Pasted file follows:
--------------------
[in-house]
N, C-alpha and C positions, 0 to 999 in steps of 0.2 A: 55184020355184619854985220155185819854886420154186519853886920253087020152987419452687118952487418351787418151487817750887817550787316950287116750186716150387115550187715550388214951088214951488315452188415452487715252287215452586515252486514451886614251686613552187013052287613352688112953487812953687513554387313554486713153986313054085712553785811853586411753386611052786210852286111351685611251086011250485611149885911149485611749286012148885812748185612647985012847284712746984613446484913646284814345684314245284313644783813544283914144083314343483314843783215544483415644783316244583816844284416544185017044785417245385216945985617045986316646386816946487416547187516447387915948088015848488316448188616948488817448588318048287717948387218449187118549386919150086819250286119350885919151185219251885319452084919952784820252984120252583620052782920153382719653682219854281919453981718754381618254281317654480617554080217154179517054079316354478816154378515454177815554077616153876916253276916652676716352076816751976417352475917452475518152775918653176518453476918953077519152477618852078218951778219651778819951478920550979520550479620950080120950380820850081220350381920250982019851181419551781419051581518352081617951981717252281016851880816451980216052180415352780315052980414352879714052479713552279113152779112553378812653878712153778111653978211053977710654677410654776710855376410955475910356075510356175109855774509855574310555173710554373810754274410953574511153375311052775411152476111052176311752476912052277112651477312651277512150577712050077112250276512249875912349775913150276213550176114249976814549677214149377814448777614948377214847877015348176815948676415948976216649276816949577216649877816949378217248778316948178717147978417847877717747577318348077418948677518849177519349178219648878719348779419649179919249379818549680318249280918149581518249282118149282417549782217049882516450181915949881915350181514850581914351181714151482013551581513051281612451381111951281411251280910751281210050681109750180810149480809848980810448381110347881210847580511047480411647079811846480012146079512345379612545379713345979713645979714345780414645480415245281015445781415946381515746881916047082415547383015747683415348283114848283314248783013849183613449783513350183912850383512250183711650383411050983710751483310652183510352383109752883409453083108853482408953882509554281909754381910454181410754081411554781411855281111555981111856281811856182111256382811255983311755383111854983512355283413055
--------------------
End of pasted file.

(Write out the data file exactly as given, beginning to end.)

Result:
[in-house]
N, C-alpha and C positions, 0 to 999 in steps of 0.2 A: 55184020355184619854985220155185819854886420154186519853886920253087020152987419452687118952487418351787418151487817750887817550787316950287116750186716150387115550187715550388214951088214951488315452188415452487715252287215452586515252486514451886614251686613552187013052287613352688112953487812953687513554387313554486713153986313054085712553785811853586411753386611052786210852286111351685611251086011250485611149885911149485611749286012148885812748185612647985012847284712746984613446484913646284814345684314245284313644783813544283914144083314343483314843783215544483415644783316244583816844284416544185017044785417245385216945985617045986316646386816946487416547187516447387915948088015848488316448188616948488817448588318048287717948387218449187118549386919150086819250286119350885919151185219251885319452084919952784820252984120252583620052782920153382719653682219854281919453981718754381618254281317654480617554080217154179517054079316354478816154378515454177815554077616153876916253276916652676716352076816751976417352475917452475518152775918653176518453476918953077519152477618852078218951778219651778819951478920550979520550479620950080120950380820850081220350381920250982019851181419551781419051581518352081617951981717252281016851880816451980216052180415352780315052980414352879714052479713552279113152779112553378812653878712153778111653978211053977710654677410654776710855376410955475910356075510356175109855774509855574310555173710554373810754274410953574511153375311052775411152476111052176311752476912052277112651477312651277512150577712050077112250276512249875912349775913150276213550176114249976814549677214149377814448777614948377214847877015348176815948676415948976216649276816949577216649877816949378217248778316948178717147978417847877717747577318348077418948677518849177519349178219648878719348779419649179919249379818549680318249280918149581518249282118149282417549782217049882516450181915949881915350181514850581914351181714151482013551581513051281612451381111951281411251280910751281210050681109750180810149480809848980810448381110347881210847580511047480411647079811846480012146079512345379612545379713345979713645979714345780414645480415245281015445781415946381515746881916047082415547383015747683415348283114848283314248783013849183613449783513350183912850383512250183711650383411050983710751483310652183510352383109752883409453083108853482408953882509554281909754381910454181410754081411554781411855281111555981111856281811856182111256382811255983311755383111854983512355283413055